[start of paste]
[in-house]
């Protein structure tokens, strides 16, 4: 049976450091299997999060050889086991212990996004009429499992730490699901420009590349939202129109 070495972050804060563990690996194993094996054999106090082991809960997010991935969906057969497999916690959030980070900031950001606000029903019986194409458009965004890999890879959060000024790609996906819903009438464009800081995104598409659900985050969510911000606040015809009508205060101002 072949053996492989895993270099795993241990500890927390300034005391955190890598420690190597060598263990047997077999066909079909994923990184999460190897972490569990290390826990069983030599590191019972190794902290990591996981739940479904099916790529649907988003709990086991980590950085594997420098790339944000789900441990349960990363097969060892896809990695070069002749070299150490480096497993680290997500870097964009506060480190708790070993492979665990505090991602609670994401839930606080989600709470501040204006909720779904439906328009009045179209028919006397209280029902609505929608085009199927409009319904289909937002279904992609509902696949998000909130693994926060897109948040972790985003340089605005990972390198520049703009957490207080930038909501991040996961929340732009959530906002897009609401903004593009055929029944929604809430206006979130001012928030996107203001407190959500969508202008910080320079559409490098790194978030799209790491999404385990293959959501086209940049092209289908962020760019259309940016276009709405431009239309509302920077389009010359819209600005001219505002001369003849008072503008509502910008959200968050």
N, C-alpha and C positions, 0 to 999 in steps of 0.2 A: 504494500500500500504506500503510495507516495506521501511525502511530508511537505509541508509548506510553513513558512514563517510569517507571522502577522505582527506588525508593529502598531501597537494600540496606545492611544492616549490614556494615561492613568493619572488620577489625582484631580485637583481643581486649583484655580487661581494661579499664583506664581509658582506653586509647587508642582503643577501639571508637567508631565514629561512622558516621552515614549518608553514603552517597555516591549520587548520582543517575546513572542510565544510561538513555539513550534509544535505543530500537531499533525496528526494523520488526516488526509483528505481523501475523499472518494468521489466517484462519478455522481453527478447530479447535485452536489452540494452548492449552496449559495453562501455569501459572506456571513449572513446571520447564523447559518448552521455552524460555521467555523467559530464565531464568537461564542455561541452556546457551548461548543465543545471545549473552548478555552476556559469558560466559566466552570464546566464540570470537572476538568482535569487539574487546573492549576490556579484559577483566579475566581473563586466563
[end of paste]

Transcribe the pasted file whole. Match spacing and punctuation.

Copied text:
[in-house]
């Protein structure tokens, strides 16, 4: 049976450091299997999060050889086991212990996004009429499992730490699901420009590349939202129109 070495972050804060563990690996194993094996054999106090082991809960997010991935969906057969497999916690959030980070900031950001606000029903019986194409458009965004890999890879959060000024790609996906819903009438464009800081995104598409659900985050969510911000606040015809009508205060101002 072949053996492989895993270099795993241990500890927390300034005391955190890598420690190597060598263990047997077999066909079909994923990184999460190897972490569990290390826990069983030599590191019972190794902290990591996981739940479904099916790529649907988003709990086991980590950085594997420098790339944000789900441990349960990363097969060892896809990695070069002749070299150490480096497993680290997500870097964009506060480190708790070993492979665990505090991602609670994401839930606080989600709470501040204006909720779904439906328009009045179209028919006397209280029902609505929608085009199927409009319904289909937002279904992609509902696949998000909130693994926060897109948040972790985003340089605005990972390198520049703009957490207080930038909501991040996961929340732009959530906002897009609401903004593009055929029944929604809430206006979130001012928030996107203001407190959500969508202008910080320079559409490098790194978030799209790491999404385990293959959501086209940049092209289908962020760019259309940016276009709405431009239309509302920077389009010359819209600005001219505002001369003849008072503008509502910008959200968050």
N, C-alpha and C positions, 0 to 999 in steps of 0.2 A: 504494500500500500504506500503510495507516495506521501511525502511530508511537505509541508509548506510553513513558512514563517510569517507571522502577522505582527506588525508593529502598531501597537494600540496606545492611544492616549490614556494615561492613568493619572488620577489625582484631580485637583481643581486649583484655580487661581494661579499664583506664581509658582506653586509647587508642582503643577501639571508637567508631565514629561512622558516621552515614549518608553514603552517597555516591549520587548520582543517575546513572542510565544510561538513555539513550534509544535505543530500537531499533525496528526494523520488526516488526509483528505481523501475523499472518494468521489466517484462519478455522481453527478447530479447535485452536489452540494452548492449552496449559495453562501455569501459572506456571513449572513446571520447564523447559518448552521455552524460555521467555523467559530464565531464568537461564542455561541452556546457551548461548543465543545471545549473552548478555552476556559469558560466559566466552570464546566464540570470537572476538568482535569487539574487546573492549576490556579484559577483566579475566581473563586466563